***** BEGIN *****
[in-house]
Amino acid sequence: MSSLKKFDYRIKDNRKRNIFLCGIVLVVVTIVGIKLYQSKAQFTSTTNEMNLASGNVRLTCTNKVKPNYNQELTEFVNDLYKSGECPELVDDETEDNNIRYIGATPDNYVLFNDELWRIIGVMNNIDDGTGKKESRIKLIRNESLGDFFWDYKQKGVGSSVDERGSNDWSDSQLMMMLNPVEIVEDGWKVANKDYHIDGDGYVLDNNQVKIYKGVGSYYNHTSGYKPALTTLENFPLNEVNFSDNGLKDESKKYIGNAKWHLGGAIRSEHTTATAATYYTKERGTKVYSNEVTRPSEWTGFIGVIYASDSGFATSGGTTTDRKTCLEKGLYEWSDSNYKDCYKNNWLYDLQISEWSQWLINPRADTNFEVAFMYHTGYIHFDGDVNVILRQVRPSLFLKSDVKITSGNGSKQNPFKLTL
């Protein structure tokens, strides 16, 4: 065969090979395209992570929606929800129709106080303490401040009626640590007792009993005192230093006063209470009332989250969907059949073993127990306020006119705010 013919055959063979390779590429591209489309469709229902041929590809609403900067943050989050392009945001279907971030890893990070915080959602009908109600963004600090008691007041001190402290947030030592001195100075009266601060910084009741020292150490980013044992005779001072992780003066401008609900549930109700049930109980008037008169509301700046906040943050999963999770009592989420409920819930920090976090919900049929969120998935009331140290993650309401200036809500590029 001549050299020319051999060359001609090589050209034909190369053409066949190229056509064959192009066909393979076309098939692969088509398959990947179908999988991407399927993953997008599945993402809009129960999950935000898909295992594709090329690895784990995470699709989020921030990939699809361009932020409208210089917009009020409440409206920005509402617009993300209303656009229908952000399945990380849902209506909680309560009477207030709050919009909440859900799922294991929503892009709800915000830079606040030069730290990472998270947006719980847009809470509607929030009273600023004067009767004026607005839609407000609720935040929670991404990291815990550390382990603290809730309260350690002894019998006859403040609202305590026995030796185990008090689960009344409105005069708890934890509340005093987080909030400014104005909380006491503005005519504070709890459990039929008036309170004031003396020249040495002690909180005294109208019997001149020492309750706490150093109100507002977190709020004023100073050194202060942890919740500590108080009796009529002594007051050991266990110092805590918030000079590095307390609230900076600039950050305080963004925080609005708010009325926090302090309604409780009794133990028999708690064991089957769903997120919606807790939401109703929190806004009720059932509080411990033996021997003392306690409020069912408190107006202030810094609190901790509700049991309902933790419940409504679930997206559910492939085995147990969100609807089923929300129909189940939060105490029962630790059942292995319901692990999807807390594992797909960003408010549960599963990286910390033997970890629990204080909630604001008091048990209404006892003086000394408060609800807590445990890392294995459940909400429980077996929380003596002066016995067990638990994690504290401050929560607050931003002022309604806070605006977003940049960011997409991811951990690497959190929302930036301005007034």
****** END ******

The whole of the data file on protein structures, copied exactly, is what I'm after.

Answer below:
[in-house]
Amino acid sequence: MSSLKKFDYRIKDNRKRNIFLCGIVLVVVTIVGIKLYQSKAQFTSTTNEMNLASGNVRLTCTNKVKPNYNQELTEFVNDLYKSGECPELVDDETEDNNIRYIGATPDNYVLFNDELWRIIGVMNNIDDGTGKKESRIKLIRNESLGDFFWDYKQKGVGSSVDERGSNDWSDSQLMMMLNPVEIVEDGWKVANKDYHIDGDGYVLDNNQVKIYKGVGSYYNHTSGYKPALTTLENFPLNEVNFSDNGLKDESKKYIGNAKWHLGGAIRSEHTTATAATYYTKERGTKVYSNEVTRPSEWTGFIGVIYASDSGFATSGGTTTDRKTCLEKGLYEWSDSNYKDCYKNNWLYDLQISEWSQWLINPRADTNFEVAFMYHTGYIHFDGDVNVILRQVRPSLFLKSDVKITSGNGSKQNPFKLTL
């Protein structure tokens, strides 16, 4: 065969090979395209992570929606929800129709106080303490401040009626640590007792009993005192230093006063209470009332989250969907059949073993127990306020006119705010 013919055959063979390779590429591209489309469709229902041929590809609403900067943050989050392009945001279907971030890893990070915080959602009908109600963004600090008691007041001190402290947030030592001195100075009266601060910084009741020292150490980013044992005779001072992780003066401008609900549930109700049930109980008037008169509301700046906040943050999963999770009592989420409920819930920090976090919900049929969120998935009331140290993650309401200036809500590029 001549050299020319051999060359001609090589050209034909190369053409066949190229056509064959192009066909393979076309098939692969088509398959990947179908999988991407399927993953997008599945993402809009129960999950935000898909295992594709090329690895784990995470699709989020921030990939699809361009932020409208210089917009009020409440409206920005509402617009993300209303656009229908952000399945990380849902209506909680309560009477207030709050919009909440859900799922294991929503892009709800915000830079606040030069730290990472998270947006719980847009809470509607929030009273600023004067009767004026607005839609407000609720935040929670991404990291815990550390382990603290809730309260350690002894019998006859403040609202305590026995030796185990008090689960009344409105005069708890934890509340005093987080909030400014104005909380006491503005005519504070709890459990039929008036309170004031003396020249040495002690909180005294109208019997001149020492309750706490150093109100507002977190709020004023100073050194202060942890919740500590108080009796009529002594007051050991266990110092805590918030000079590095307390609230900076600039950050305080963004925080609005708010009325926090302090309604409780009794133990028999708690064991089957769903997120919606807790939401109703929190806004009720059932509080411990033996021997003392306690409020069912408190107006202030810094609190901790509700049991309902933790419940409504679930997206559910492939085995147990969100609807089923929300129909189940939060105490029962630790059942292995319901692990999807807390594992797909960003408010549960599963990286910390033997970890629990204080909630604001008091048990209404006892003086000394408060609800807590445990890392294995459940909400429980077996929380003596002066016995067990638990994690504290401050929560607050931003002022309604806070605006977003940049960011997409991811951990690497959190929302930036301005007034």